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'Stagflation' risk: World Bank dims outlook for global economy amid Russia war

The Washington-based lender reduced its estimate for global growth this year to 2.9% from a January prediction of 4.1%

June 07, 2022 / 08:20 PM IST
“For many countries, recession will be hard to avoid,” the World Bank’s president said (File image: AP Photo)

“For many countries, recession will be hard to avoid,” the World Bank’s president said (File image: AP Photo)

The World Bank cut its forecast for global economic expansion in 2022 further, warning that several years of above-average inflation and below-average growth lie ahead with potentially destabilizing consequences for low- and middle-income economies.

“The world economy is again in danger,” President David Malpass said in the foreword of the latest edition of the lender’s Global Economic Prospects report released Tuesday. “It is facing high inflation and slow growth at the same time. Even if a global recession is averted, the pain of stagflation could persist for several years -- unless major supply increases are set in motion.”

The Washington-based lender reduced its estimate for global growth this year to 2.9% from a January prediction of 4.1% and April’s 3.2% estimate due to a surge in energy and food prices, supply disruptions triggered by Russia’s invasion of Ukraine and a drive by central banks globally to increase interest rates from rock-bottom levels.

The world economy expanded 5.7% in 2021 after the Covid-19 pandemic triggered the deepest global recession since World War II.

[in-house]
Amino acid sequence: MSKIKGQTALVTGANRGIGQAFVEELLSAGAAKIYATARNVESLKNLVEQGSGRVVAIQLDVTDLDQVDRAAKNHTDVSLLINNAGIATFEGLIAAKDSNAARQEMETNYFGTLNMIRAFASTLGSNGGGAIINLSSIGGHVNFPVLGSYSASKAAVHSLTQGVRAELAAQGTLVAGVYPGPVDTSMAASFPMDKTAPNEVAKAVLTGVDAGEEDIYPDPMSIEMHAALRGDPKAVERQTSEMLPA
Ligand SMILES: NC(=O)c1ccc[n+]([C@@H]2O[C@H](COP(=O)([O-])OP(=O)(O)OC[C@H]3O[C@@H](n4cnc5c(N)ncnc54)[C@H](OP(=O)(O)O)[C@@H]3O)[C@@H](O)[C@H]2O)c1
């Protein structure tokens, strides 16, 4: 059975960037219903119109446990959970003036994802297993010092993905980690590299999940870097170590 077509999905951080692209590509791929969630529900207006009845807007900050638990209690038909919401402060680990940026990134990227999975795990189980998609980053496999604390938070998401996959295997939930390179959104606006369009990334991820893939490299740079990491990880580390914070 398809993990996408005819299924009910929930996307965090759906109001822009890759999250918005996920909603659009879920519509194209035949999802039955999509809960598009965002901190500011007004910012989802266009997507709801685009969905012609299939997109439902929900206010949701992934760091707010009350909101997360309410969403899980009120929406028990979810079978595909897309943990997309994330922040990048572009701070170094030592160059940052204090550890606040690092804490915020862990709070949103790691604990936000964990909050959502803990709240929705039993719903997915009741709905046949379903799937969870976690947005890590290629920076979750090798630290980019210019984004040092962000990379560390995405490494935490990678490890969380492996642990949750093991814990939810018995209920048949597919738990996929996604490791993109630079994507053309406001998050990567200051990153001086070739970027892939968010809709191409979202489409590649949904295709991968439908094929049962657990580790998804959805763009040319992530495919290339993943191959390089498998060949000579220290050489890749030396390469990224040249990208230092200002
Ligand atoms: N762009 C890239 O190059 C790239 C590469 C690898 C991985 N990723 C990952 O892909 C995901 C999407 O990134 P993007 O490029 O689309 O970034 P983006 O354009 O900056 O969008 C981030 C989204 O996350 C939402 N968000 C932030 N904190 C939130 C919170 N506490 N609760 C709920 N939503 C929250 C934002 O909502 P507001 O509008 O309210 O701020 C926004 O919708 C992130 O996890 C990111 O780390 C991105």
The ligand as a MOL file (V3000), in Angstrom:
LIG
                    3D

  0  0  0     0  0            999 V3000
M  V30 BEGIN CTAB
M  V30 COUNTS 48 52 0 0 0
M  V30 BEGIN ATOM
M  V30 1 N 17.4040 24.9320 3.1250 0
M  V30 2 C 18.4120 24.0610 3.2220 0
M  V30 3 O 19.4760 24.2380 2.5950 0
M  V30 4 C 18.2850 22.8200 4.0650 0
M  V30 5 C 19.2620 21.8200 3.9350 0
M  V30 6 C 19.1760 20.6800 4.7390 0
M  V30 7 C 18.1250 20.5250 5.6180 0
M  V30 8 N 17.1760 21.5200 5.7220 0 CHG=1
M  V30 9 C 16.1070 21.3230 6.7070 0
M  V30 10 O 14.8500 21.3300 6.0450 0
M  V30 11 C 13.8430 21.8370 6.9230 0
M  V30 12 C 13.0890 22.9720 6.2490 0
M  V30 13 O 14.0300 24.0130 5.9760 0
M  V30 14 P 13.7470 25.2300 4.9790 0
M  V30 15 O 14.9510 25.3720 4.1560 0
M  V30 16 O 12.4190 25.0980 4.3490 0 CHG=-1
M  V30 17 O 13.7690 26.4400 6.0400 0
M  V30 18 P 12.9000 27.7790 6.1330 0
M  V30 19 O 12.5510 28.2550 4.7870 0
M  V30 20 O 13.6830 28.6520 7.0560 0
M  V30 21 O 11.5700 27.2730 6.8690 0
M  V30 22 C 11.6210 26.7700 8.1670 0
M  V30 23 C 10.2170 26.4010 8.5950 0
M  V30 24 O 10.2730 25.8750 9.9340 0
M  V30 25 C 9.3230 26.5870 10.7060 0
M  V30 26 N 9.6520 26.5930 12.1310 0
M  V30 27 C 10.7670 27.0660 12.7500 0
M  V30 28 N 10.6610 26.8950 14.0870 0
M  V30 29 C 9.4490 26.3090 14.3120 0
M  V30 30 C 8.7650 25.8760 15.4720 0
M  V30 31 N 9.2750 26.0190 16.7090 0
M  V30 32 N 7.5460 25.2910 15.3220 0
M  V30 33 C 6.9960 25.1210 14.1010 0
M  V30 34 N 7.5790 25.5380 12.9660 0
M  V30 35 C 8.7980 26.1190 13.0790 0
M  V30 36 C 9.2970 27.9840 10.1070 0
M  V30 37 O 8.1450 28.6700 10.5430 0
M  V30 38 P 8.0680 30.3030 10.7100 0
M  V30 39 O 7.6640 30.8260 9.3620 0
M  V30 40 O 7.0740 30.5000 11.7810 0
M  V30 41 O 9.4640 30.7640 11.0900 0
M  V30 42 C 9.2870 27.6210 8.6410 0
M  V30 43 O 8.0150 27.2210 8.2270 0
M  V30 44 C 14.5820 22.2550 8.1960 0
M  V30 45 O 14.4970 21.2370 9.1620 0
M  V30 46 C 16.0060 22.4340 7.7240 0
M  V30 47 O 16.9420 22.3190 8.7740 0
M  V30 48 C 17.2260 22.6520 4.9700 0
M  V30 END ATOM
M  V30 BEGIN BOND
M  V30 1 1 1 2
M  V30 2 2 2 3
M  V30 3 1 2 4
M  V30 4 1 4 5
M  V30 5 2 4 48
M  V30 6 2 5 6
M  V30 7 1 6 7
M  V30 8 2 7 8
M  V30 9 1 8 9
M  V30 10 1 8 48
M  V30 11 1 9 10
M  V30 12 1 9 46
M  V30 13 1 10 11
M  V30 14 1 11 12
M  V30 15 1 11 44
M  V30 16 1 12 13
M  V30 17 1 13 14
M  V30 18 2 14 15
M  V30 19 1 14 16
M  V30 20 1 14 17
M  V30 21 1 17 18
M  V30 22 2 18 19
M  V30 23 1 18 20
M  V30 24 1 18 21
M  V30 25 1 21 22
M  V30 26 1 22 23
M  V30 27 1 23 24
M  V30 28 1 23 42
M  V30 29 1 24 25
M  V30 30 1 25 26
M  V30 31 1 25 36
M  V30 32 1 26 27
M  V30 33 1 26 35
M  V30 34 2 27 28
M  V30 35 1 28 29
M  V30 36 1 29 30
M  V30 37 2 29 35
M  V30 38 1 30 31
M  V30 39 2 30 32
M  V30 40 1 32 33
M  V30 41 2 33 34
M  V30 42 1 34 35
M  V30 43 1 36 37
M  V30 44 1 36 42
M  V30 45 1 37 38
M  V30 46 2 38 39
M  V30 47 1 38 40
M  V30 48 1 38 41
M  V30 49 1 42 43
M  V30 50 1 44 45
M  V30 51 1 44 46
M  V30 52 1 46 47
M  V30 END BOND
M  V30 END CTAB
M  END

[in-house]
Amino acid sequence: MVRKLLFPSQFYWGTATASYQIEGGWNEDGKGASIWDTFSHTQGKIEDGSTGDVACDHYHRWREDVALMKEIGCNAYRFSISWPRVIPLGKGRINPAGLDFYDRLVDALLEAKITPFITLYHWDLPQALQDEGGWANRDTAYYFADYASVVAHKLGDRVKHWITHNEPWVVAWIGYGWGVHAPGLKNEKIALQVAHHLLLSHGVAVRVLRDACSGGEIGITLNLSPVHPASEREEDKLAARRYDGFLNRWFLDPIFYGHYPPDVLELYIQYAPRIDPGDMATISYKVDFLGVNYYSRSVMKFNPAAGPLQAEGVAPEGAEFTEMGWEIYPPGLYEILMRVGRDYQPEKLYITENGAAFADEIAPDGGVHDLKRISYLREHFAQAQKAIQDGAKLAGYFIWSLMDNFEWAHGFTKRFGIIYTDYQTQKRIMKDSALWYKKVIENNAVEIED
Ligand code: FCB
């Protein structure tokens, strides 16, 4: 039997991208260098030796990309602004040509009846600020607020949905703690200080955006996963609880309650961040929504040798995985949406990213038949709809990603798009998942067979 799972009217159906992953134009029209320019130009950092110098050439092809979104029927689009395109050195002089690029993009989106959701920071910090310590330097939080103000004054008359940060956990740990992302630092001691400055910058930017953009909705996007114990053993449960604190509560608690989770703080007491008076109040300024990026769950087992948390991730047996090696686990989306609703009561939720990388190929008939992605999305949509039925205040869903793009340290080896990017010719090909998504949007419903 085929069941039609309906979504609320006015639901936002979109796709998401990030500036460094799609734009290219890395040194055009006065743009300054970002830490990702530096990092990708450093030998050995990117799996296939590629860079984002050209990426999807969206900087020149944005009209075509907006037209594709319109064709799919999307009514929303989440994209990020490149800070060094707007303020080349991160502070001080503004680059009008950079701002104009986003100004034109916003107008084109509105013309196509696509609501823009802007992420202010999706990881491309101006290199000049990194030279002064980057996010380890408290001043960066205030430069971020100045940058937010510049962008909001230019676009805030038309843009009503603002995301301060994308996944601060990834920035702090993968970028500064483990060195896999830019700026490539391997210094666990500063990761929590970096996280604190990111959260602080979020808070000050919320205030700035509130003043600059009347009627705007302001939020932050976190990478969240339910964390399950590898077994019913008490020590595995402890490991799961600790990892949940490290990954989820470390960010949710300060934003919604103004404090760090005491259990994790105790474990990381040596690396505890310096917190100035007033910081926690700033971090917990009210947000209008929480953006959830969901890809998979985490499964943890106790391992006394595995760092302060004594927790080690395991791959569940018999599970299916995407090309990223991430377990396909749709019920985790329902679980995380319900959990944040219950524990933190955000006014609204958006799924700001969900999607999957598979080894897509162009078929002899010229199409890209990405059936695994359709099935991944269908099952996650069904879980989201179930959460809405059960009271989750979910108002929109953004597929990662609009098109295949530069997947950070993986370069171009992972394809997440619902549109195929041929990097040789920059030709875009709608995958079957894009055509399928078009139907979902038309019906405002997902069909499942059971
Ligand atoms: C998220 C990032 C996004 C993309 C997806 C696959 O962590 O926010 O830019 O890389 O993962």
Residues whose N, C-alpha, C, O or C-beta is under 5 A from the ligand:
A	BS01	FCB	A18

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“For many countries, recession will be hard to avoid,” Malpass said, adding that the adverse shocks of the past two years mean real income per capita will remain below pre-Covid-19 levels in about 40% of developing economies in 2023.

Central banks are battling a worse-than-anticipated inflation surge spurred by disruptions in the supply of goods, energy and food amid lockdowns in key production hubs in China and the war in Ukraine. More than 60 monetary authorities -- including the Bank of England and the Federal Reserve -- have raised interest rates this year, and the European Central Bank may start within months.

Accelerating inflation and slowing growth have raised World Bank officials’ concerns that the global economy is entering a period of stagflation reminiscent of the 1970s. As a result, a steeper-than-anticipated policy tightening may now again be required to return inflation to target -- and this might trigger a hard landing.

With emerging and developing economies’ debt at multi-decade highs, “the associated rise in global borrowing costs and exchange-rate depreciations may trigger financial crises, as it did in the early 1980s,” the World Bank said.

Bloomberg